Crime, Violence, and Insecurity in Central America
The Latin American Program and Vanderbilt University's Latin American Public Opinion Project (LAPOP) bring together a panel to discuss Central American perceptions of crime, violence, and public security in their countries and possible implications for policy.
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Central America’s “Northern Triangle” has become the most violent region in the world over the past few years. The Wilson Center’s Latin American Program and Vanderbilt University's Latin American Public Opinion Project (LAPOP) brought together a panel of experts to discuss Central Americans’ perceptions of and experiences with crime, violence, and public security in their countries. Special attention was given to the effects of crime and violence on public opinion as well as the role of the police, community leaders, and educators in finding policy solutions. Presentations were based on findings from the 2012 AmericasBarometer biennial survey by LAPOP, as well as a special set of LAPOP qualitative interviews. Panelists included: Elizabeth J. Zechmeister, Vanderbilt University; José Miguel Cruz, Florida International University; Susan Berk-Seligson, Vanderbilt University; Commentary by: Rodrigo Serrano-Berthet, World Bank.
Dr. Elizabeth J. Zechmeister’s presentation will paint a broad portrait of patterns of crime and violence in Central America and the connection between crime and democratic attitudes. Key points include:
- Crime and violence are pressing problems in Central America, but AmericasBarometer survey data demonstrates that experiences and feelings of insecurity vary significantly across regions within Central American countries.
- Experiences with crime also vary by type of crime and region: violent crime victimization is far more common in urban than rural areas.
- Insecurity and crime victimization diminish life satisfaction, system support, and support for the rule of law.
Dr. José Miguel Cruz’s presentation will address the critical role of the police. Key points include:
- AmericasBarometer survey data demonstrates that the role of the police is crucial in resolving problems of crime and violence in Central America, and in providing political stability to countries affected by citizen insecurity.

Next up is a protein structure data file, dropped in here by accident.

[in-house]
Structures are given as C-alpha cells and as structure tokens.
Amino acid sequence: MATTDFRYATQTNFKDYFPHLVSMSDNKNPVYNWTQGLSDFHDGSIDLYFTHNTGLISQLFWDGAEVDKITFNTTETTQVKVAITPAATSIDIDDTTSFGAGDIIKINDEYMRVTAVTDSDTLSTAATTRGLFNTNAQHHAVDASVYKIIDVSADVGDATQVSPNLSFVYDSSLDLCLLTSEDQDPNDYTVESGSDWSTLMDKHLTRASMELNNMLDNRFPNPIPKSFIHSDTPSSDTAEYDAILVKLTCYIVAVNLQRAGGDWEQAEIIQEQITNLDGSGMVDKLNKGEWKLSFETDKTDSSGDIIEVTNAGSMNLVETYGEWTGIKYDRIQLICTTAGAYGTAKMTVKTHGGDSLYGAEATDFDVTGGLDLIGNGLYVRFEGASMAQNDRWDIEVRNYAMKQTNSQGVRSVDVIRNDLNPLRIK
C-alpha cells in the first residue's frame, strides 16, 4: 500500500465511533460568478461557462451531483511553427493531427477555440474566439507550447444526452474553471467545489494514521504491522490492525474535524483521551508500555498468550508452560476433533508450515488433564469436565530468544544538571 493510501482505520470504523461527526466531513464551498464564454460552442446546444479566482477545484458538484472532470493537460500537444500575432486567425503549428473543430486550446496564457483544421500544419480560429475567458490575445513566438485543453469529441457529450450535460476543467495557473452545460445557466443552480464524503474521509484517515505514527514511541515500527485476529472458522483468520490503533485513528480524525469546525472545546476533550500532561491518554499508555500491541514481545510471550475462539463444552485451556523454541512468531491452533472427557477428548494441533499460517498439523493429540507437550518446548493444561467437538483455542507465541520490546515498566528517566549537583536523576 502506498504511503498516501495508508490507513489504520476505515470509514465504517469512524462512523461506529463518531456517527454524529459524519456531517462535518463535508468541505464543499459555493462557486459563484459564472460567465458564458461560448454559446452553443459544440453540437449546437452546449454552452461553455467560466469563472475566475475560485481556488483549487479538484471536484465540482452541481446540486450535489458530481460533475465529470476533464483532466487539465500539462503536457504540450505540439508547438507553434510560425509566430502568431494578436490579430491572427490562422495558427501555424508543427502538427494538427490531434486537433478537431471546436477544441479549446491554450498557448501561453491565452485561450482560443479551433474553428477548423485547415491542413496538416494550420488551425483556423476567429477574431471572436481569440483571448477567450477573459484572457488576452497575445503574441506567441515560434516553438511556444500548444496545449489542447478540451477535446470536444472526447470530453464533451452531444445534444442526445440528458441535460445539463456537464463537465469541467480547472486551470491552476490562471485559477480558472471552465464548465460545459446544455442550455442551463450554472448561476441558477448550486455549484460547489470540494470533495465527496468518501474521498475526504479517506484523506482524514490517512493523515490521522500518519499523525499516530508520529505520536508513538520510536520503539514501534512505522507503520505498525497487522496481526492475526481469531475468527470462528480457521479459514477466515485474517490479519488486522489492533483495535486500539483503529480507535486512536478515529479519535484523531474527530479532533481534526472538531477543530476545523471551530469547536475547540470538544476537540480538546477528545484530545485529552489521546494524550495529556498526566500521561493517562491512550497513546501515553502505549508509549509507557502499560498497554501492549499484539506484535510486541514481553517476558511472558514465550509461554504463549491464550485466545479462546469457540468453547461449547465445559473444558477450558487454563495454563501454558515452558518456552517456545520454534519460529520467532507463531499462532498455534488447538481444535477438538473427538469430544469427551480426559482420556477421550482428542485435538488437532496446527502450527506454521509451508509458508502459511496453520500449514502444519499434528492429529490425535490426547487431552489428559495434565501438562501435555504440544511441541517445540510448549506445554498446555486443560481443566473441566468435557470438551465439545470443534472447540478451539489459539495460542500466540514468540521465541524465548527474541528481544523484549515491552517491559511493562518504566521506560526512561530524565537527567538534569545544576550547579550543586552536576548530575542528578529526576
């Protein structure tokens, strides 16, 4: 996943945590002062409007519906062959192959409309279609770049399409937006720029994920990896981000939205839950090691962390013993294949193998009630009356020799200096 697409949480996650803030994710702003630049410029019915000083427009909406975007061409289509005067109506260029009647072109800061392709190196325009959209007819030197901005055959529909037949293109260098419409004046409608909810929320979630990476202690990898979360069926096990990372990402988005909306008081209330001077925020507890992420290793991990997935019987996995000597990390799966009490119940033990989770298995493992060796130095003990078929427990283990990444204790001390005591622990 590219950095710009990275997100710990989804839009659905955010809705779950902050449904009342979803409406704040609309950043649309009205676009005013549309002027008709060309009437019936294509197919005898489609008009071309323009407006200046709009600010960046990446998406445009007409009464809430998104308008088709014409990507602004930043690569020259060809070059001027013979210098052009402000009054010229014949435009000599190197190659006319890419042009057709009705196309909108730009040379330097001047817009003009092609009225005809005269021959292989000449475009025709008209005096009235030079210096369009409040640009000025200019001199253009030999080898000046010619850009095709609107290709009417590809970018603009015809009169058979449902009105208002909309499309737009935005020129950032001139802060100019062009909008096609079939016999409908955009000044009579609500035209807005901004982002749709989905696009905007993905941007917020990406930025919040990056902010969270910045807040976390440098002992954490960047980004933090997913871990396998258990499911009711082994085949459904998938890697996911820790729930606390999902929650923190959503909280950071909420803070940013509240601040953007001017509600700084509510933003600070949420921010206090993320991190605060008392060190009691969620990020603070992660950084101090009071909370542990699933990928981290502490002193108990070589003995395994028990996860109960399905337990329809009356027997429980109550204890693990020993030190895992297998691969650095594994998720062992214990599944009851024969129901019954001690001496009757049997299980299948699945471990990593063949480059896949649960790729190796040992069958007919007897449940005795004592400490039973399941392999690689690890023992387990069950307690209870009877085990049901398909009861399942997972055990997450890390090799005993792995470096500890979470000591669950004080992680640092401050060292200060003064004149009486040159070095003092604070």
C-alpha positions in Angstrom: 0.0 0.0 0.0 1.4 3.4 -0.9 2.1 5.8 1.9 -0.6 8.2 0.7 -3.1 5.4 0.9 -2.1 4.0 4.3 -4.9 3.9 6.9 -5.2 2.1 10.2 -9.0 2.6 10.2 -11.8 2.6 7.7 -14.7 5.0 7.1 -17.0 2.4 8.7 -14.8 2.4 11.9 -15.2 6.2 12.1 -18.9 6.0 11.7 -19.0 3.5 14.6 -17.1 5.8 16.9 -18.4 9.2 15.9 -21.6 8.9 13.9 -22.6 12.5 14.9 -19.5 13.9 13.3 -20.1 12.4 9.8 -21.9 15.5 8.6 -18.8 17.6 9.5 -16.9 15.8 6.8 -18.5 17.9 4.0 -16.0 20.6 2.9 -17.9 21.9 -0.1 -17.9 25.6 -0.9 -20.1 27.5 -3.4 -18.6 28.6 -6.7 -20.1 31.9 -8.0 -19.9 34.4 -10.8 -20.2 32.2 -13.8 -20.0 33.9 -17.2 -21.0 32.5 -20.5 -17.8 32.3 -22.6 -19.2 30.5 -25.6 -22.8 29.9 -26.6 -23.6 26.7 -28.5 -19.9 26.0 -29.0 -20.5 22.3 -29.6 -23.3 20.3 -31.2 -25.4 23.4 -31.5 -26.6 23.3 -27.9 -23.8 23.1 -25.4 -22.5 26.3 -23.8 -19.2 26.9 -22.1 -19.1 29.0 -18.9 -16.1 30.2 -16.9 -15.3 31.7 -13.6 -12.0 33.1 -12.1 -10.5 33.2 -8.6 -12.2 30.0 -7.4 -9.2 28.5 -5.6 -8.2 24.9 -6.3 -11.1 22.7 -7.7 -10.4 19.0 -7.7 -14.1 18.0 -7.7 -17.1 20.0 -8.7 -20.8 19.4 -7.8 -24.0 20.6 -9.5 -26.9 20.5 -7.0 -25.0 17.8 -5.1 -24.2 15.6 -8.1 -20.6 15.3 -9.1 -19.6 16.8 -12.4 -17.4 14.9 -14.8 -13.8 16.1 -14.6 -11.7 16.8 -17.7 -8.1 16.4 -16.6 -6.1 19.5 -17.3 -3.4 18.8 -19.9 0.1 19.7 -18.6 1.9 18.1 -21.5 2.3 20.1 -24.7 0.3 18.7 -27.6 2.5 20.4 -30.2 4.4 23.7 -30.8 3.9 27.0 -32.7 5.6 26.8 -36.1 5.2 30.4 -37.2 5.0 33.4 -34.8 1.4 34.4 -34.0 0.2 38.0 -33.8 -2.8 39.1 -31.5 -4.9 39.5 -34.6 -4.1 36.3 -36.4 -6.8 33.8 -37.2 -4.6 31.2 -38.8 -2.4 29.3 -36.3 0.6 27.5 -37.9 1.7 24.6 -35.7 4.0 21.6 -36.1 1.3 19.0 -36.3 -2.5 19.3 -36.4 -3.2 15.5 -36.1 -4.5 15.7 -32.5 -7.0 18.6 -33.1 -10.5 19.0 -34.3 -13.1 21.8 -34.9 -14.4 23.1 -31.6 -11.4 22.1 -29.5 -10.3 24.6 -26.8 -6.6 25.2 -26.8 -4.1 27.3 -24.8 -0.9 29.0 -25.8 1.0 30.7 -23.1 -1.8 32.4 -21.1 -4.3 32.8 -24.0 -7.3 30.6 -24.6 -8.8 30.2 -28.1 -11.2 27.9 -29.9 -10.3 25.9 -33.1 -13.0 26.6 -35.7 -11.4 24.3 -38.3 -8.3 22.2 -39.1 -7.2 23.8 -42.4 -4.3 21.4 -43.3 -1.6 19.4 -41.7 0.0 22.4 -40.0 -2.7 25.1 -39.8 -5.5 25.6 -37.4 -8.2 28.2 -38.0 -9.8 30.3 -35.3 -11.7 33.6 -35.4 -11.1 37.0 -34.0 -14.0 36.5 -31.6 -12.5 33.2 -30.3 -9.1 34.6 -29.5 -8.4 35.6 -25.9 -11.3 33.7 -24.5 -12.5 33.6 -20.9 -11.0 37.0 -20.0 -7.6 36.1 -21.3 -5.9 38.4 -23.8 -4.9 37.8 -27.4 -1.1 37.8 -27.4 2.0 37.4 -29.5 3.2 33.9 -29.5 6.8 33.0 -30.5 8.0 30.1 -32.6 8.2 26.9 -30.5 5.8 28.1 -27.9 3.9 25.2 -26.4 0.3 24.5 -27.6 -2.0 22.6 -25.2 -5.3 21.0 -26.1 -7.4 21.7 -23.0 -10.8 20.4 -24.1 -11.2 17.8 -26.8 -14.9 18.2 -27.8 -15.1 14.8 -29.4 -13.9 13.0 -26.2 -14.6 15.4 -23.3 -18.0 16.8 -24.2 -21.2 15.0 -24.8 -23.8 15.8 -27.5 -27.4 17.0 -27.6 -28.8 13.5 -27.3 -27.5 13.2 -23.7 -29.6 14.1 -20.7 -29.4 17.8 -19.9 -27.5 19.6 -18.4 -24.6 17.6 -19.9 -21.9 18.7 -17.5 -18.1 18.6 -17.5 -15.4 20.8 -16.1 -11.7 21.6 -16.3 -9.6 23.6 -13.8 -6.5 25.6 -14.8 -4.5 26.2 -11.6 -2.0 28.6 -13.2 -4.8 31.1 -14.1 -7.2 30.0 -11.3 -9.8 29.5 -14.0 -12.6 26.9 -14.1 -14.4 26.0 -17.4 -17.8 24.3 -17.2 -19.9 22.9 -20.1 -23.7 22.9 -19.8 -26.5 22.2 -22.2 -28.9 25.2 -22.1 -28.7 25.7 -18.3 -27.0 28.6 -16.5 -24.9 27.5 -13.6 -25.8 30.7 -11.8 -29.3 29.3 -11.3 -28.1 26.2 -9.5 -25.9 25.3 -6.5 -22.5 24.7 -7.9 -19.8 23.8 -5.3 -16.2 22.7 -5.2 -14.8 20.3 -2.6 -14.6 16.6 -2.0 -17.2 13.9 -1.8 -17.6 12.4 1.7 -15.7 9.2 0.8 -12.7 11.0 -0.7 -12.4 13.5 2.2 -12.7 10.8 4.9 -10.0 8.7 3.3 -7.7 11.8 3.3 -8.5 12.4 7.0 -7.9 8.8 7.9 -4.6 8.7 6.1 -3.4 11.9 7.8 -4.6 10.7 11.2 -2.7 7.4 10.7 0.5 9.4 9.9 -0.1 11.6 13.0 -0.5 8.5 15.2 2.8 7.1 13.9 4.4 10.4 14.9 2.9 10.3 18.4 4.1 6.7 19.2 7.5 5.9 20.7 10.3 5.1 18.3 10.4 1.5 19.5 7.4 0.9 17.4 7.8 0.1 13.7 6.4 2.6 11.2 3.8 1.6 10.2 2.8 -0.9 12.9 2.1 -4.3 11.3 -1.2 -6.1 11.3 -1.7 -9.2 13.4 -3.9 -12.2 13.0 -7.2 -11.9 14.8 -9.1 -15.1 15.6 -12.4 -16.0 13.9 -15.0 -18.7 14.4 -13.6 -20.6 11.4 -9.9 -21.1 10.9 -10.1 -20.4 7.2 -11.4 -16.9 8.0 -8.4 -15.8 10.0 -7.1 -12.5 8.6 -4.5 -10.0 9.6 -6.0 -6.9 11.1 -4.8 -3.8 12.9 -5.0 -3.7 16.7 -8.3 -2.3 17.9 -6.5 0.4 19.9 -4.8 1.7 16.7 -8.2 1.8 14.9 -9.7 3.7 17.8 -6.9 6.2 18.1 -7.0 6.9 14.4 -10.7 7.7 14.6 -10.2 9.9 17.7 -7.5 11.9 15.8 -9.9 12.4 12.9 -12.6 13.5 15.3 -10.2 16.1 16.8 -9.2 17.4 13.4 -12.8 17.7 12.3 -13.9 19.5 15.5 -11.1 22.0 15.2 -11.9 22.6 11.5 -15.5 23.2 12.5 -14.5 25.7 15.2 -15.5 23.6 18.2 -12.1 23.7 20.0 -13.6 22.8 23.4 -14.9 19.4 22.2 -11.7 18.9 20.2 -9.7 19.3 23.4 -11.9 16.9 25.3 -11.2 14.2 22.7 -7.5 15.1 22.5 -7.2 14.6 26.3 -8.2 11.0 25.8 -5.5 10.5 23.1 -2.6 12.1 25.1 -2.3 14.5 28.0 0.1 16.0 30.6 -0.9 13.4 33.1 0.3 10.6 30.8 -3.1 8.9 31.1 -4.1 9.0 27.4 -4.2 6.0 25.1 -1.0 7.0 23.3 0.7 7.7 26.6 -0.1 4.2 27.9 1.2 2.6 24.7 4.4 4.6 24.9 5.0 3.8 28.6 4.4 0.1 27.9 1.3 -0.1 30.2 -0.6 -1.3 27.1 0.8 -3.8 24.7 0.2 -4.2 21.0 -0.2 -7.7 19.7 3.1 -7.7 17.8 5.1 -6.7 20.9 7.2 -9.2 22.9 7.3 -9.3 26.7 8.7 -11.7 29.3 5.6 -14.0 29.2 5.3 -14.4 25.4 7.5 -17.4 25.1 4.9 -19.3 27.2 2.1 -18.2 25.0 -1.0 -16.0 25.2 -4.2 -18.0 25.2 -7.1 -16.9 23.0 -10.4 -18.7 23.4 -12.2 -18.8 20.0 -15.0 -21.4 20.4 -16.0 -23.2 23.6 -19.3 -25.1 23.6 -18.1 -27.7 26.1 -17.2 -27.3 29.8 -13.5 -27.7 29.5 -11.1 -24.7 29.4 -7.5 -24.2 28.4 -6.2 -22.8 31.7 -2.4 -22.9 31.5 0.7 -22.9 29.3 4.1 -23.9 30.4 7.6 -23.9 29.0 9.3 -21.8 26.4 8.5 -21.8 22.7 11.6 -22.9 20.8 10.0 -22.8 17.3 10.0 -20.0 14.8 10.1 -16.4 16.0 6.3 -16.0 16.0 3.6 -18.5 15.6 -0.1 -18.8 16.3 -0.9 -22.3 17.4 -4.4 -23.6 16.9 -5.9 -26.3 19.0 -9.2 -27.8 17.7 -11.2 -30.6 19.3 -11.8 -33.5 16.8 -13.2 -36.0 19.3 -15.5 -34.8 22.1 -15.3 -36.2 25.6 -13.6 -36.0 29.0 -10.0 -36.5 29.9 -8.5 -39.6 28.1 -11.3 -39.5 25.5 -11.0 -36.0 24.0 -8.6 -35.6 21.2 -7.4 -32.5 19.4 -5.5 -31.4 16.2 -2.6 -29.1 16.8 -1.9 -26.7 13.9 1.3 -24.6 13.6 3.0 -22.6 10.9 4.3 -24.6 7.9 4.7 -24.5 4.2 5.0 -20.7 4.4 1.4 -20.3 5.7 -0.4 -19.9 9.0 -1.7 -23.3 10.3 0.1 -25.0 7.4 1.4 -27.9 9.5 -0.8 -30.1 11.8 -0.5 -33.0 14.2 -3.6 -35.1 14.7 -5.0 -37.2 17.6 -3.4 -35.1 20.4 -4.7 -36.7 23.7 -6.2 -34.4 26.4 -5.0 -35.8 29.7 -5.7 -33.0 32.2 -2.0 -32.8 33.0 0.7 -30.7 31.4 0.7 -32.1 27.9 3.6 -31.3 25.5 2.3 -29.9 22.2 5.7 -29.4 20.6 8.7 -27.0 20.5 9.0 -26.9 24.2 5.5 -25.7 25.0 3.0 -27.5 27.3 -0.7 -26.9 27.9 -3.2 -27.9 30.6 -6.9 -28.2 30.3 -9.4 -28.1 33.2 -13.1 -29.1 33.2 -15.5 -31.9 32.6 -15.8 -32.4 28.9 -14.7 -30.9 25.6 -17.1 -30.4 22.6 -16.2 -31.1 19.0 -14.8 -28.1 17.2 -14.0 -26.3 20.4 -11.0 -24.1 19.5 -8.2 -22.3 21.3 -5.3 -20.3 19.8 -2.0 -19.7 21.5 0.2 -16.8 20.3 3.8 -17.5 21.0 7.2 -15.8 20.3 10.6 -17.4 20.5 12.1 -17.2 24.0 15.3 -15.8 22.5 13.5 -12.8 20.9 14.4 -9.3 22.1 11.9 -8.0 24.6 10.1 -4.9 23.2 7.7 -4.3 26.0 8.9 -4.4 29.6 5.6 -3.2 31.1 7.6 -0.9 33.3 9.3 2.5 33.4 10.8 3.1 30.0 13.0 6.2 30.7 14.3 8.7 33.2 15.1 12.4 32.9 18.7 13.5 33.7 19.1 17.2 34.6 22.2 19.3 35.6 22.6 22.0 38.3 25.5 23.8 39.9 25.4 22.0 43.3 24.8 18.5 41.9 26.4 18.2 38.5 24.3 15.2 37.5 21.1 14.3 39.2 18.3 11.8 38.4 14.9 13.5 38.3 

- Police corruption can decrease support for and trust in the political system.
- However, local community policing efforts can increase trust in the police and in the overall political system
Dr. Susan Berk-Seligson’s presentation will pick up on the theme of the role of the police and, as well, discuss examples of success and challenges in programs in Central America. Key points include:
- Qualitative interviews with community stake holders show that distrust in the police decreases citizens’ willingness to report crimes and, as well, fuels citizens’ support for taking the law into their own hands.
- Specific examples of community policy programs in El Salvador and Panama provide examples of successes in increasing perceptions of police accountability and strengthening links between the police and citizens.
- Well-designed programs that focus on “at risk” school-age youth are particularly important in policy solutions to problems of crime and violence in Central America.
Latin America Program
The Wilson Center’s prestigious Latin America Program provides non-partisan expertise to a broad community of decision makers in the United States and Latin America on critical policy issues facing the Hemisphere. The Program provides insightful and actionable research for policymakers, private sector leaders, journalists, and public intellectuals in the United States and Latin America. To bridge the gap between scholarship and policy action, it fosters new inquiry, sponsors high-level public and private meetings among multiple stakeholders, and explores policy options to improve outcomes for citizens throughout the Americas. Drawing on the Wilson Center’s strength as the nation’s key non-partisan policy forum, the Program serves as a trusted source of analysis and a vital point of contact between the worlds of scholarship and action. Read more
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